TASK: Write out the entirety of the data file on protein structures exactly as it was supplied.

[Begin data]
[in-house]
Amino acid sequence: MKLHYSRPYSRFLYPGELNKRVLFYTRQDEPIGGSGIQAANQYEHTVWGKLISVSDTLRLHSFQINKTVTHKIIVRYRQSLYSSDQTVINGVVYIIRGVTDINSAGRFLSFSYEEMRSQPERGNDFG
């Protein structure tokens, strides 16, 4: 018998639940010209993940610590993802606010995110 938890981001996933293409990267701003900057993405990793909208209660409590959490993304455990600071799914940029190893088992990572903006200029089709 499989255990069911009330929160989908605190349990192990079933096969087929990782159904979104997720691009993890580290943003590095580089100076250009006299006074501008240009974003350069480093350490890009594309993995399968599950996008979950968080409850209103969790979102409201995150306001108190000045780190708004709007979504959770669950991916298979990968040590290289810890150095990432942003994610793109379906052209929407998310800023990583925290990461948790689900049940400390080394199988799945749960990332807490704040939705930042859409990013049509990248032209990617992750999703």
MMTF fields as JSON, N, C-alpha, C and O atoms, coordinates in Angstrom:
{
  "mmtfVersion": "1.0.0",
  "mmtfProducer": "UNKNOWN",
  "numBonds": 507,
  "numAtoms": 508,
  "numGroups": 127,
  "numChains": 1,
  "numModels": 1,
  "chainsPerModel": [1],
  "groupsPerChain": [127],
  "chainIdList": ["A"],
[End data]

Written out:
[in-house]
Amino acid sequence: MKLHYSRPYSRFLYPGELNKRVLFYTRQDEPIGGSGIQAANQYEHTVWGKLISVSDTLRLHSFQINKTVTHKIIVRYRQSLYSSDQTVINGVVYIIRGVTDINSAGRFLSFSYEEMRSQPERGNDFG
């Protein structure tokens, strides 16, 4: 018998639940010209993940610590993802606010995110 938890981001996933293409990267701003900057993405990793909208209660409590959490993304455990600071799914940029190893088992990572903006200029089709 499989255990069911009330929160989908605190349990192990079933096969087929990782159904979104997720691009993890580290943003590095580089100076250009006299006074501008240009974003350069480093350490890009594309993995399968599950996008979950968080409850209103969790979102409201995150306001108190000045780190708004709007979504959770669950991916298979990968040590290289810890150095990432942003994610793109379906052209929407998310800023990583925290990461948790689900049940400390080394199988799945749960990332807490704040939705930042859409990013049509990248032209990617992750999703």
MMTF fields as JSON, N, C-alpha, C and O atoms, coordinates in Angstrom:
{
  "mmtfVersion": "1.0.0",
  "mmtfProducer": "UNKNOWN",
  "numBonds": 507,
  "numAtoms": 508,
  "numGroups": 127,
  "numChains": 1,
  "numModels": 1,
  "chainsPerModel": [1],
  "groupsPerChain": [127],
  "chainIdList": ["A"],